Guest commentary: Shift in progress

[Ed. Note — Paul McNeal has a great guest contribution below. I’m encouraging him to become a regular contributor. I’m sure you’ll like his stuff and hope you encourage him to join the club, too! — Matt]

“When I am president of the United States, Gays and Lesbians will have somebody who will fight for equal rights for them, because they are our brothers, and they are our sisters…” — Barack Obama

In this video, Barack Obama eloquently discusses his vision for a United States of America. Growing up in a socially conservative environment, it was a struggle to talk about my feelings and emotions as a Gay Christian. To take it a couple of steps further, a Gay African American Military Christian Man –- try that one on for size. (smile)

What I am starting to notice, since my departure from the military (2001) is a cultural shift. I would call it an awakening but we have not really been asleep on the issues I will discuss, it’s actually been in discussion for quite some time.

President-Elect Obama, has done a lot to help continue pushing the thought of an open and honest society when it comes to the LGBT community. Just yesterday Bob Barr, the author of the Defense of Marriage Act (DOMA) came out and said that Obama was right and the law needs to be repealed.

Paul McNeal

Paul McNeal

On June 13, 2007, Barr also said that the “Don’t Ask, Don’t Tell” (DADT) policy should be repealed as well. What is causing this shift in thinking? One day folks were legislating against the LGBT community and now some 15 years later those same people are calling for the repeal of the very same laws?

It is not only Barr who appears to have this shifting mindset. Ellen Tauscher who succeeded Marty Meehan as the lead sponsor of the Military Readiness Enhancement Act (H.R. 1246) — which calls for the repeal of DADT — is joined by 127 other lawmakers (bi-partisan) who want to see the anti-gay military policy done away with. In November 2007, retired generals and admirals also stepped up and said repeal the law. And the straw that breaks the camels back: Retired Chairman of the Joint Chiefs of Staff, Colin Powell is now on record, saying it is time to review DADT law.

This shifting mindset is not only limited to the political arena, but I am seeing it in our churches. Growing up, I would have been hard pressed to find a church that let alone accepted gays, but would even broach the topic. Now, it is talked about regularly and without as much hesitation or fear. Barna Research Group, conducted a survey in which they found that 80 percent of those polled between the ages of 16 and 29 are looking for ways to love their gay friends and they are asking the church pastors for guidance on this issue. Soulforce visited several churches in 2007 in order to have a conversation about homosexuality and the Bible; Willow Creek was one of the first to accept and dialogue open and honestly with the team that visited. Gay dads celebrated Father’s Day at Saddleback as a part of the Soulforce Family Outings. While this is a far cry from acceptance from the church, it is a heck of a lot different than I would have seen 15 years ago.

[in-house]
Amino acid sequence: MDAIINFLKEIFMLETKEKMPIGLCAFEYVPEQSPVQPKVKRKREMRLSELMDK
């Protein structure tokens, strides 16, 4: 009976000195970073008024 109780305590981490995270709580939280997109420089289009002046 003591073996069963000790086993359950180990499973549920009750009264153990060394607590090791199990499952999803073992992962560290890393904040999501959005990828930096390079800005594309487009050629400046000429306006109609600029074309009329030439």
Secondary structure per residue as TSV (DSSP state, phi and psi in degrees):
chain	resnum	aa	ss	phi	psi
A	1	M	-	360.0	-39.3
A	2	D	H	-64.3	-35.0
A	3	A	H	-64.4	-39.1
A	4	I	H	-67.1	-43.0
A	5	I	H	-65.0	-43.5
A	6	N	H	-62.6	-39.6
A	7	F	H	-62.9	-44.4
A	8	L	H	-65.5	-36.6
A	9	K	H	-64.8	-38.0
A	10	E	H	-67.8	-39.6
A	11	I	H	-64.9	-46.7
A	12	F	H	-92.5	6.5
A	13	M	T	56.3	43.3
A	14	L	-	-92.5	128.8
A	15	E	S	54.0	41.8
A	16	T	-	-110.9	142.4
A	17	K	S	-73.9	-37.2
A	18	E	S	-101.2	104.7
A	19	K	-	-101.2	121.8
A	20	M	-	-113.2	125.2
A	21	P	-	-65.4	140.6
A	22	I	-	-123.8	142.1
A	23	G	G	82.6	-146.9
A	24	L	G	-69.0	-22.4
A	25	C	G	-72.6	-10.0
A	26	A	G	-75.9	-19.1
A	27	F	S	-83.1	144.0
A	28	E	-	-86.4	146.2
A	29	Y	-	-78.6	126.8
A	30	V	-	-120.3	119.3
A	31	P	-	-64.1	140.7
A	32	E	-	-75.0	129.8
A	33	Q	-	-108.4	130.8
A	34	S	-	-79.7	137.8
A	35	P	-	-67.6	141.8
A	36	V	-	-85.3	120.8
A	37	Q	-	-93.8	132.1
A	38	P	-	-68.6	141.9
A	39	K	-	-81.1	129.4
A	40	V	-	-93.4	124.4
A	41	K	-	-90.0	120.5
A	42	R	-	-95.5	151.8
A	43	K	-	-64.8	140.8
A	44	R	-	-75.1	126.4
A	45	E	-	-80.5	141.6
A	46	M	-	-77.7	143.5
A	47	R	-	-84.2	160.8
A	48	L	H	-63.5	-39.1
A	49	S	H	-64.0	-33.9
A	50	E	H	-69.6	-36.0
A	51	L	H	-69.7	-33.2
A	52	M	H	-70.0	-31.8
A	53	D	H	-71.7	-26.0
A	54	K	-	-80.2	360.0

What is causing this shift? Is it a generational thing? I can definitely say that the younger generation is more understanding about issues like race, sex, and religion. Could it be time? I am a true believer in that the more time you have the better decision you can make, because more evidence can be found. Look for example at how many people said the world was flat? Really? Hmm, I think it’s round. People debated this issue fiercely and how wrong were they? Or was it, they just didn’t have enough time -– as they say, it ain’t over til the fat lady sings.

LGBT people should be afforded the equal right to live their lives free from discrimination, harassment, abuse and fear. With this freedom comes responsibility to live by a code that is conducive to a healthy and productive living. It should be our desire to harm no other person and to only bring good to the community in which we live. May each of us, do our best to represent the LGBT community by reaching out and across social boundaries to befriend and be befriended by those who are not like us to show that we are people too and not just a statistic on a poll somewhere. We have lives, too.

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